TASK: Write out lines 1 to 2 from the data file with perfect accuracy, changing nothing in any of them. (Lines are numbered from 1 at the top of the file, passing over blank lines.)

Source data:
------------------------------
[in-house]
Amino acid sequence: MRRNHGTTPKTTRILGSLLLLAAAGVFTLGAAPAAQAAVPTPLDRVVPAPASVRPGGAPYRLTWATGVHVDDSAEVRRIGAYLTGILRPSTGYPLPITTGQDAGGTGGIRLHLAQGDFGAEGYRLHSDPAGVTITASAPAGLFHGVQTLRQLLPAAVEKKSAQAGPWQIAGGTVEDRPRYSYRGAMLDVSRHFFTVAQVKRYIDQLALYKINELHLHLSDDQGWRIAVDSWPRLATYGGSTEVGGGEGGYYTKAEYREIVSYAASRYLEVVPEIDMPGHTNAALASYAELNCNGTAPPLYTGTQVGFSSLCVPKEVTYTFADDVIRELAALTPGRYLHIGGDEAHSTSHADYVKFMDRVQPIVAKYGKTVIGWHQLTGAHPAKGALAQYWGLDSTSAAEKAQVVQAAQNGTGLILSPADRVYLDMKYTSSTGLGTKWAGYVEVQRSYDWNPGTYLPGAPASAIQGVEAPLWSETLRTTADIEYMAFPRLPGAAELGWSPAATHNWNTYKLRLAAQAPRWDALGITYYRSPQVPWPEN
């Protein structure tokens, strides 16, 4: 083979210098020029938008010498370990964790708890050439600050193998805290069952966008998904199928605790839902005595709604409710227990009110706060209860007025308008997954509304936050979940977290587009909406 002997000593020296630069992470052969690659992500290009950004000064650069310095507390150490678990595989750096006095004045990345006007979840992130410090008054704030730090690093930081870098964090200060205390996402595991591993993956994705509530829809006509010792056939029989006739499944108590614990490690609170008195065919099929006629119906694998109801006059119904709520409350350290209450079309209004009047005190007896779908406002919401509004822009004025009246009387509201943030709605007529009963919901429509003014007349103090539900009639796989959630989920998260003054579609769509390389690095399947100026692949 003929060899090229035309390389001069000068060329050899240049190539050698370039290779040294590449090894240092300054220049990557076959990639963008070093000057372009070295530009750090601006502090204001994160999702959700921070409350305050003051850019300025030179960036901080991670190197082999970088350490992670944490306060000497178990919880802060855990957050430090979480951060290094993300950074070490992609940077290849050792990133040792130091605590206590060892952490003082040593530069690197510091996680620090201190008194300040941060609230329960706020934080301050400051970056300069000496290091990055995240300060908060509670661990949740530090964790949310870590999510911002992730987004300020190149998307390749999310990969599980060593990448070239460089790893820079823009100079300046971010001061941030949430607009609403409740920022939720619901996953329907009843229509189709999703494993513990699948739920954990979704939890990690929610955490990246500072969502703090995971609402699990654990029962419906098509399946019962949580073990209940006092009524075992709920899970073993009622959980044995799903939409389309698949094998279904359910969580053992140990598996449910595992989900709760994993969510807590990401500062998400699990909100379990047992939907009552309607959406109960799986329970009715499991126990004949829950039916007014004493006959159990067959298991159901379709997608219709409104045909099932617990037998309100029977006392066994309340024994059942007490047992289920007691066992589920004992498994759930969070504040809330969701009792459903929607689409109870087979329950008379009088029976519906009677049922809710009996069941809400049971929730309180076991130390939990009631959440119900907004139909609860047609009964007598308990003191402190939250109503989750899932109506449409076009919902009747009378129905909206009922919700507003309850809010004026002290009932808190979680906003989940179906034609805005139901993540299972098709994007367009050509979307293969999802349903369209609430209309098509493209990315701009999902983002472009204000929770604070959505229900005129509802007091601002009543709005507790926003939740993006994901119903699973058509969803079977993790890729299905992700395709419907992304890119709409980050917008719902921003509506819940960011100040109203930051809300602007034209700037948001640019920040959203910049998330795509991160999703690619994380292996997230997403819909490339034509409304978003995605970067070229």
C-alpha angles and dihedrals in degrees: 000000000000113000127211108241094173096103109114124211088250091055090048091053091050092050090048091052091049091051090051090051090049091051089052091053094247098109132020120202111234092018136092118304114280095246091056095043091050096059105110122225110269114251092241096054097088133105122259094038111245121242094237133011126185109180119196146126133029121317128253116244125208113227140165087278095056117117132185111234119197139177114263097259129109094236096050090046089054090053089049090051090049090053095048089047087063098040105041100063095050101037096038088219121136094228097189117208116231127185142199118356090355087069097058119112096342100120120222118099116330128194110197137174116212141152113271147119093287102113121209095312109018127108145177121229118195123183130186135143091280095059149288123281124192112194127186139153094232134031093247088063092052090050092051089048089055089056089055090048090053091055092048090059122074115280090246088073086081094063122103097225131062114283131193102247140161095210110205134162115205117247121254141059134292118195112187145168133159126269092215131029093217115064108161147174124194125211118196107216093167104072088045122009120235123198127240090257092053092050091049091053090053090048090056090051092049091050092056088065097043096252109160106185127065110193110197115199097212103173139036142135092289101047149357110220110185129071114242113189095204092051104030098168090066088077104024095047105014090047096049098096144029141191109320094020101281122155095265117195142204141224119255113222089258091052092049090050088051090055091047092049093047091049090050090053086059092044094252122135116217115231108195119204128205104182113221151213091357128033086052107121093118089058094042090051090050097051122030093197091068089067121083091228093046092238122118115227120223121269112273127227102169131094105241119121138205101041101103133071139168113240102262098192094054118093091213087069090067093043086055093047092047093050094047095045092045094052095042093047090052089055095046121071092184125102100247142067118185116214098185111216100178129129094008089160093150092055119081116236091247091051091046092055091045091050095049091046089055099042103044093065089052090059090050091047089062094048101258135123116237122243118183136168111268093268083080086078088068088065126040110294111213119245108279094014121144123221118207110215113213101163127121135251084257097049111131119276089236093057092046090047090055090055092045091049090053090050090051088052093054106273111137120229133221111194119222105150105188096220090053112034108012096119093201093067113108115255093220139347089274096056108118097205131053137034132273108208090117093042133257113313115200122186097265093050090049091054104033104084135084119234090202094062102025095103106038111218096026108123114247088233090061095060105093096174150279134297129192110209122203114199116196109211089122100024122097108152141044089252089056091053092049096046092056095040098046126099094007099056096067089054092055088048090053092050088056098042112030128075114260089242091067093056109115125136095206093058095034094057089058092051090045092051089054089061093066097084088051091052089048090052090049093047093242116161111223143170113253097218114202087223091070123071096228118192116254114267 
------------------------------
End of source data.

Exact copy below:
[in-house]
Amino acid sequence: MRRNHGTTPKTTRILGSLLLLAAAGVFTLGAAPAAQAAVPTPLDRVVPAPASVRPGGAPYRLTWATGVHVDDSAEVRRIGAYLTGILRPSTGYPLPITTGQDAGGTGGIRLHLAQGDFGAEGYRLHSDPAGVTITASAPAGLFHGVQTLRQLLPAAVEKKSAQAGPWQIAGGTVEDRPRYSYRGAMLDVSRHFFTVAQVKRYIDQLALYKINELHLHLSDDQGWRIAVDSWPRLATYGGSTEVGGGEGGYYTKAEYREIVSYAASRYLEVVPEIDMPGHTNAALASYAELNCNGTAPPLYTGTQVGFSSLCVPKEVTYTFADDVIRELAALTPGRYLHIGGDEAHSTSHADYVKFMDRVQPIVAKYGKTVIGWHQLTGAHPAKGALAQYWGLDSTSAAEKAQVVQAAQNGTGLILSPADRVYLDMKYTSSTGLGTKWAGYVEVQRSYDWNPGTYLPGAPASAIQGVEAPLWSETLRTTADIEYMAFPRLPGAAELGWSPAATHNWNTYKLRLAAQAPRWDALGITYYRSPQVPWPEN